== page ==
According to the copy of the ER report they gave me, I arrived there at 1511. It must have been a slow day for them, because there were at least five or six nurses there. They cut my tee-shirt off, which was no great loss. It was pretty well blood soaked, and I knew Lisa, my wife, would just throw it away anyway. They did the usual poke, prod and twist "does it hurt here? How about here? When I move this?" and a couple of x-rays of the neck, then wheeled me out of the building to a mobile cat scan they'd just got a few months ago.

After the cat scan, they wheeled me back into the building and back into ER. Apparently the x-rays and cat scan looked good, no damage, so they took the neck brace off and unstrapped me from the back board. I called my wife then, telling her where I was and that they were going to release me. That would have been about 1630. Next I called the Beatrice Plant and told them where I was and how I was doing. I talked to Ray Wagner, the plant supervisor, and he passed my call onto Catherine Renshaw, the company's HR and safety person. She called back down to the hospital and told me (and them) that she was glad I was doing okay and that company policy required a drug test.

No problem, I had to piss anyway, so I went into the tiny bathroom attached to the ER and filled the cup. Then they gave me a set of scrubs and put me in a room for a while. They were going to release me, but they wanted to watch me for a bit longer and, for some reason, wanted me to eat something before I left. Anyway, I wasn't going anywhere until Lisa showed up to take me home.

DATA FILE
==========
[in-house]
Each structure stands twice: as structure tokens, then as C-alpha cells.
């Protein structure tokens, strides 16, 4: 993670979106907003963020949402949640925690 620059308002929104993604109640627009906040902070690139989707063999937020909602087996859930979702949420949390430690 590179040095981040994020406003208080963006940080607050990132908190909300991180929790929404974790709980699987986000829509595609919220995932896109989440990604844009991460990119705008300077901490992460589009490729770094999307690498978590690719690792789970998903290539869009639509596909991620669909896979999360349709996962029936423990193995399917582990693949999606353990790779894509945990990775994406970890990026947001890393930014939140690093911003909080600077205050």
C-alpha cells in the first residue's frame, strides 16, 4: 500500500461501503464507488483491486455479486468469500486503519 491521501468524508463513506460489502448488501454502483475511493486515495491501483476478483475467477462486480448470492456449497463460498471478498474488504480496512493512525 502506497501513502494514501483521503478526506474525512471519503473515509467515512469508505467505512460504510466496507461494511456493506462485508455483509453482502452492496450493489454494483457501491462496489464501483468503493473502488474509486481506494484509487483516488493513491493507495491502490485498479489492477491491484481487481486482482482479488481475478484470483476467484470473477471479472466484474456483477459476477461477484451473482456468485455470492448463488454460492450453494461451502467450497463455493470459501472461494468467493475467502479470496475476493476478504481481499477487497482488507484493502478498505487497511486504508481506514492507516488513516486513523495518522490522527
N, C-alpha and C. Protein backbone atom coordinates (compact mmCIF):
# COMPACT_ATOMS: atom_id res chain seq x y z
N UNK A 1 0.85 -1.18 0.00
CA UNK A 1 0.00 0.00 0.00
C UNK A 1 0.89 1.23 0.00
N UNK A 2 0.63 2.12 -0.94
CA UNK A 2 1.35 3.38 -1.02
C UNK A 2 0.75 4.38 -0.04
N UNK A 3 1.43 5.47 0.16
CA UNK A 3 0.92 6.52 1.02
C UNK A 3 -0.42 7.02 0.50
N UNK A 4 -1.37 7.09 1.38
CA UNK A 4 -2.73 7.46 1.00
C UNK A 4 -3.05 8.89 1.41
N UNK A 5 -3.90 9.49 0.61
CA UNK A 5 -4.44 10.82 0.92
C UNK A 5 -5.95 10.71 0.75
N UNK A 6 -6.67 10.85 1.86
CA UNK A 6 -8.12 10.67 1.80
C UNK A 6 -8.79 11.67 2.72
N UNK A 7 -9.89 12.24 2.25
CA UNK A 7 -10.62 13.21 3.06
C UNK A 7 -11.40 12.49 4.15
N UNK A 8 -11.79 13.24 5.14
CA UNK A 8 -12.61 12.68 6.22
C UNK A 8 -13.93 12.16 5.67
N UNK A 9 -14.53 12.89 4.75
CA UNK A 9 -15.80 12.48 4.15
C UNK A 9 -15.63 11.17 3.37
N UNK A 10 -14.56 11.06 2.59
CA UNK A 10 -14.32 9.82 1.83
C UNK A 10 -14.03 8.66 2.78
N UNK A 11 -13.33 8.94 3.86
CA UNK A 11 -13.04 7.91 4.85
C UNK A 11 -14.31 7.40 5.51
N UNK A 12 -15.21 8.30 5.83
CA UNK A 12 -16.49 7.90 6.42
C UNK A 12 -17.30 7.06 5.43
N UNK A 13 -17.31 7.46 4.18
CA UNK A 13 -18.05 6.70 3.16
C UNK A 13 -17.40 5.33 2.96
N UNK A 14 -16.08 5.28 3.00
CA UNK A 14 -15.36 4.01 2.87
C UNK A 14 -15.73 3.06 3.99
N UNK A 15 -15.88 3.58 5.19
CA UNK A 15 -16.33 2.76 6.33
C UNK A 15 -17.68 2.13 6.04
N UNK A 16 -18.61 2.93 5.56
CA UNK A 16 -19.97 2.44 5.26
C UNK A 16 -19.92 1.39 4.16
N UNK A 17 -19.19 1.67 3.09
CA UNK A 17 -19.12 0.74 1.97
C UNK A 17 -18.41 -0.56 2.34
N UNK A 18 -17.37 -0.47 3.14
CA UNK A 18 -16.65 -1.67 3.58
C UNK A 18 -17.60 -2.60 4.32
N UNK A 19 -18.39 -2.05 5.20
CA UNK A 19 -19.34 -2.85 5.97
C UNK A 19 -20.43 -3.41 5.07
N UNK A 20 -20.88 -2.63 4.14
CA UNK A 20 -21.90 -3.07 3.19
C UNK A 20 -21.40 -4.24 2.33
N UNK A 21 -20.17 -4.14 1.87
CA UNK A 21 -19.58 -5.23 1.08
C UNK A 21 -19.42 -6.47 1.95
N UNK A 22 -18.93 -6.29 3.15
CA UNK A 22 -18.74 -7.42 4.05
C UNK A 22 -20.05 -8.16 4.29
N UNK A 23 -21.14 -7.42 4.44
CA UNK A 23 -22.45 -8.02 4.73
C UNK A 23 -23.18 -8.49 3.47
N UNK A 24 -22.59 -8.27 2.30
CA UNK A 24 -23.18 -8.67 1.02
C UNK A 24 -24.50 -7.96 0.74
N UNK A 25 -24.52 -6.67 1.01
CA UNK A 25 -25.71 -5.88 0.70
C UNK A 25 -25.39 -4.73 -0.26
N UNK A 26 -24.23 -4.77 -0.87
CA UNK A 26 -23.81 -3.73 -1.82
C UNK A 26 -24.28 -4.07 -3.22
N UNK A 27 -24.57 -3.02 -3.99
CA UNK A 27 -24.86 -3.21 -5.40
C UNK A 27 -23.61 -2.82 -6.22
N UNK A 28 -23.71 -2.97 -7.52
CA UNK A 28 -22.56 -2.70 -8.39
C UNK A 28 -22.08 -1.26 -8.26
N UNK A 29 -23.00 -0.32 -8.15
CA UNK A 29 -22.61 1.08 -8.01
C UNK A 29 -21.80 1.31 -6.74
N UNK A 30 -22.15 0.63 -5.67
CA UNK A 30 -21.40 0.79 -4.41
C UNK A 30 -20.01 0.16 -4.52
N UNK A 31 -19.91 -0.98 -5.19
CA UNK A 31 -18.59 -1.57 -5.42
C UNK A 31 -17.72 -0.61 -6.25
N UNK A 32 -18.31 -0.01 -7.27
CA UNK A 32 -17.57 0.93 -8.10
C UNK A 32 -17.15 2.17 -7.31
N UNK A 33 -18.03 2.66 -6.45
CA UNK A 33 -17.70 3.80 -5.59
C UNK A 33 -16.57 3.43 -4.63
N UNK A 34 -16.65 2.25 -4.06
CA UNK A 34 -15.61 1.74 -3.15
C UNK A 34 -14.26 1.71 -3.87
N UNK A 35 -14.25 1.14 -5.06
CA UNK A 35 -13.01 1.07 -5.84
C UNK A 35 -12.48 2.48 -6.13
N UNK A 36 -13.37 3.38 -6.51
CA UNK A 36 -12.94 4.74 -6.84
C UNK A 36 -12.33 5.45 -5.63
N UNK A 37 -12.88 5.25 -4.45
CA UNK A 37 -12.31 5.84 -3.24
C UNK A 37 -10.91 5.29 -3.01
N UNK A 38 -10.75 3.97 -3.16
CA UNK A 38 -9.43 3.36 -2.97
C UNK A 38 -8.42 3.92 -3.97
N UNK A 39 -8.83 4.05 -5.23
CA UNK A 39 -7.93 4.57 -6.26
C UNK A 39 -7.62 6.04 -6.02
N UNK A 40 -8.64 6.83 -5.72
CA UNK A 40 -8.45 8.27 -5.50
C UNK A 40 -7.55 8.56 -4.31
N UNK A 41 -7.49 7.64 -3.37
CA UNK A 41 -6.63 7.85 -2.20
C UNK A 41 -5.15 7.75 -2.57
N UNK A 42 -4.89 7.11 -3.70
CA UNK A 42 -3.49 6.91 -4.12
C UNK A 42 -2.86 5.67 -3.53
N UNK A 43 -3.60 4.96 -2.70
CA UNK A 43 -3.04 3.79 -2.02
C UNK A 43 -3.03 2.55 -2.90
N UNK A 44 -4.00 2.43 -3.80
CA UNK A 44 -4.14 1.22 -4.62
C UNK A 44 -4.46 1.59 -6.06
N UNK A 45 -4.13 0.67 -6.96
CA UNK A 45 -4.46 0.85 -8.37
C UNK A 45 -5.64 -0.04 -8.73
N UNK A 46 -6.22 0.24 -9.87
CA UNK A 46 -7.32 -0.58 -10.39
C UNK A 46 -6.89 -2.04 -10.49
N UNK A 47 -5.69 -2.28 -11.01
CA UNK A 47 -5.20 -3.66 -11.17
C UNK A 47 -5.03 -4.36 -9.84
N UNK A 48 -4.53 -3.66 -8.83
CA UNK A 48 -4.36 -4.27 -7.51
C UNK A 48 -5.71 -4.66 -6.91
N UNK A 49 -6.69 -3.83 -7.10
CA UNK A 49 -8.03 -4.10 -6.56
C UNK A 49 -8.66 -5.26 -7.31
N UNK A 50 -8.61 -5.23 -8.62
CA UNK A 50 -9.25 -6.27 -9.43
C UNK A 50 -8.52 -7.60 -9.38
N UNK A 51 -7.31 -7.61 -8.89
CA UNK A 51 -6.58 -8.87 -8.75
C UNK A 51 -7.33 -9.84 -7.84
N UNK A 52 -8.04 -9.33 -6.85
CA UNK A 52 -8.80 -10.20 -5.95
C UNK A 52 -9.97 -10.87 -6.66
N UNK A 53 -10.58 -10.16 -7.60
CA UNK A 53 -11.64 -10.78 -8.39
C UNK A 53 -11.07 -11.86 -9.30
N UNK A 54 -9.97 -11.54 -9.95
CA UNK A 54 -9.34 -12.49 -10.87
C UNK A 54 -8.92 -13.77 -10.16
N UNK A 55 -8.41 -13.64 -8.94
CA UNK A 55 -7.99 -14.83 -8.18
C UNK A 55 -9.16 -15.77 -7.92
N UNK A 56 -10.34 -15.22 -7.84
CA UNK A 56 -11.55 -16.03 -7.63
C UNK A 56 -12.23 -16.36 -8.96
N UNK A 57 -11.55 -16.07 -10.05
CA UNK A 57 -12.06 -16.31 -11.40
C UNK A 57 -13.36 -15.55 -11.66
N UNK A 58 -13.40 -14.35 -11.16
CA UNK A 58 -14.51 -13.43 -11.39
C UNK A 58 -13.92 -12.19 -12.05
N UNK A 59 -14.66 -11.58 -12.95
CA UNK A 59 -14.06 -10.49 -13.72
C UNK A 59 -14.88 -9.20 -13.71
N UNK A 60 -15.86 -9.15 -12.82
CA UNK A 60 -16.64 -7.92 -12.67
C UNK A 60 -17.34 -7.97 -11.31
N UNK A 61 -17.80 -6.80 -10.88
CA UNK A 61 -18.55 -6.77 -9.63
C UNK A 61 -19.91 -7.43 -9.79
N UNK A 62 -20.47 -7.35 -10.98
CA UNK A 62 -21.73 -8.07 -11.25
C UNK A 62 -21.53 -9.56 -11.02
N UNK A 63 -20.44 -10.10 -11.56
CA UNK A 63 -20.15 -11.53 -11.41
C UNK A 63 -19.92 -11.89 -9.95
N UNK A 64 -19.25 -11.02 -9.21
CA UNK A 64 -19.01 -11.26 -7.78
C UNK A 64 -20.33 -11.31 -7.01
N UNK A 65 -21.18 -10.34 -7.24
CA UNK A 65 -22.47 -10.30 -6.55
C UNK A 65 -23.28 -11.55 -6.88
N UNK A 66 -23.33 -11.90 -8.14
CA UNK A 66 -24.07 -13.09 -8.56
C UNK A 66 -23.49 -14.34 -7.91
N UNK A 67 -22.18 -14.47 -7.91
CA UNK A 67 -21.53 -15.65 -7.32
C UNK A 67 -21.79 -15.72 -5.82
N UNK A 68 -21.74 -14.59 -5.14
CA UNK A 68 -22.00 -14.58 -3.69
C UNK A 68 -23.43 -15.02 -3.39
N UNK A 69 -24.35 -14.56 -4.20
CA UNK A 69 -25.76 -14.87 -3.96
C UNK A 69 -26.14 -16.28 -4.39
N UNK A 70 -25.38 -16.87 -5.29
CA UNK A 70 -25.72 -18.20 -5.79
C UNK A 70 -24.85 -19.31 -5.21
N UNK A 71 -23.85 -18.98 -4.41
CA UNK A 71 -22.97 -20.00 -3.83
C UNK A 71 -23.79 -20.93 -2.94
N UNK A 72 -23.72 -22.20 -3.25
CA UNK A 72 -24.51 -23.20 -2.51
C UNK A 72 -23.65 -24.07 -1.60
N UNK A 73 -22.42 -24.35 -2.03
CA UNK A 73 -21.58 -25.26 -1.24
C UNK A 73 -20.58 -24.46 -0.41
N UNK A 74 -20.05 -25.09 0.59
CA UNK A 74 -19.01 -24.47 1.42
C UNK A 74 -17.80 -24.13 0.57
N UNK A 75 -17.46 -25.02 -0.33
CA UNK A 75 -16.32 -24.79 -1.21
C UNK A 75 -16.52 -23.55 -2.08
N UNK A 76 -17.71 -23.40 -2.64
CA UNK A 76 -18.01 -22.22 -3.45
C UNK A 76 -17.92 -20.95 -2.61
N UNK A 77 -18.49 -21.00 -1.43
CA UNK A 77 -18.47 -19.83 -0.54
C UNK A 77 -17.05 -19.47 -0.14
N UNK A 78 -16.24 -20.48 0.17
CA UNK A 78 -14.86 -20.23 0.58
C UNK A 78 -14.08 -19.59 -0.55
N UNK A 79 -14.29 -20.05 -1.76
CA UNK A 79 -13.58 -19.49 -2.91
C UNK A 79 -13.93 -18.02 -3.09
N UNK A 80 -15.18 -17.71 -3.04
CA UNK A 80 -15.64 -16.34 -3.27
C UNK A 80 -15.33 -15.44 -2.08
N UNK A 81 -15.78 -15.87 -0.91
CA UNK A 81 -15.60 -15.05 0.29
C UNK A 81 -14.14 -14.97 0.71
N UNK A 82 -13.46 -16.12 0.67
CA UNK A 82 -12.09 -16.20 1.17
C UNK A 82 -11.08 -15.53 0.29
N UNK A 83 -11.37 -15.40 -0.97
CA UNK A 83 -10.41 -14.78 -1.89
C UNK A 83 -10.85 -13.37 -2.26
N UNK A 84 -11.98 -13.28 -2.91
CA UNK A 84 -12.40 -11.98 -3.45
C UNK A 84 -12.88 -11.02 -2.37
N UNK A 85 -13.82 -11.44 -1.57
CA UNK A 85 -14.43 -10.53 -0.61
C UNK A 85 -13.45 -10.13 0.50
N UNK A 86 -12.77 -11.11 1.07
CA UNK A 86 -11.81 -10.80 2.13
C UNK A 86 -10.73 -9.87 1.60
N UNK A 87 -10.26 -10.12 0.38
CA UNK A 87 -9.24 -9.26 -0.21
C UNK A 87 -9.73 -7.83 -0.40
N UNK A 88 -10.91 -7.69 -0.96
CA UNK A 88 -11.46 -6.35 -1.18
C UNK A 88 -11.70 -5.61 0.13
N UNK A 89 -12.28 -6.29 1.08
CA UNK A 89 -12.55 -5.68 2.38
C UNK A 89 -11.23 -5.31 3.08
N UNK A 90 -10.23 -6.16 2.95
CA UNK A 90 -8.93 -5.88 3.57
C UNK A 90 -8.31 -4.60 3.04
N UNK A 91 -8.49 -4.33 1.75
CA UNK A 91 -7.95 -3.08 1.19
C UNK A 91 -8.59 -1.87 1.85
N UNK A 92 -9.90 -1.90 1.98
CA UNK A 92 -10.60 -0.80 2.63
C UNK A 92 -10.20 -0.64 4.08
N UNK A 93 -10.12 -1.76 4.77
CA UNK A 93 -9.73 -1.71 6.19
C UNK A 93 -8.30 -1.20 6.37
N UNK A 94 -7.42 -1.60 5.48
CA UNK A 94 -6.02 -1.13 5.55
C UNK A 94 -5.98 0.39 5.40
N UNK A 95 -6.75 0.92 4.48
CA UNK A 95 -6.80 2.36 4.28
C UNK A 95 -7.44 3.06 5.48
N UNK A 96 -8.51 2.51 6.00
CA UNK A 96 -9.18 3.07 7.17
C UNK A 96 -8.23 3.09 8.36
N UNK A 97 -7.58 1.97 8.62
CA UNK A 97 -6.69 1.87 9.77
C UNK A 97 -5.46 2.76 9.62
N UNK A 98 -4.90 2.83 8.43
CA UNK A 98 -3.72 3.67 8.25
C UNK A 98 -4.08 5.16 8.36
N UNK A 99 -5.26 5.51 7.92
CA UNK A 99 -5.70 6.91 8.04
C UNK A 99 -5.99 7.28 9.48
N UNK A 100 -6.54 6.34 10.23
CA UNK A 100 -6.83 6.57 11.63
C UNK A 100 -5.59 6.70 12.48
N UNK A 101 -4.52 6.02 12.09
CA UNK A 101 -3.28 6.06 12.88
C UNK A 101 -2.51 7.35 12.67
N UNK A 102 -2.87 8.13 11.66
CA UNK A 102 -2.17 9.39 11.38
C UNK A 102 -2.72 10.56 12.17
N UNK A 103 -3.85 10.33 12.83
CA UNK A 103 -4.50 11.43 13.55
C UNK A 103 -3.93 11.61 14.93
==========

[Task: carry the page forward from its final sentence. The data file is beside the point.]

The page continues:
She got there with Amee and Jamee, my step-daughters at about 1715 - 1720. A few minutes after they got there, a drug tester from the company's insurance company showed up. Apparently the urine sample I'd give earlier in the ER was no good, due to wrong or insufficient paperwork. She also needed to take a breath test for alcohol. No problem, I blew into the little black box and pissed into another cup.

They brought me supper a little before six. I ate what I could, but didn't have a whole lot of appetite. I changed out of the scrubs and into a pair of sweat pants, tee-shirt and tennis shoes Lisa had brought down with her, and they signed me out of the hospital at 1800.

We played "find the driver's license" for a while. It was at the cop shack, it was on its way to the hospital, they were going to mail it to me and so on."

I asked Lisa to drive out to the scene of the accident, because I hadn't had a chance to see it. When we got there, there was a semi-tow truck, a large crane, the sheriff and a half-dozen or so people from the Fairbury plant and the Beatrice shop. Apparently they were trying to pull the truck back on its wheels and tow it away. I talked to the sheriff a few minutes, and it turned out that Larry Leners, one of the shop guys, had my license. He came over and gave it to me and told me I was damn lucky to be alive.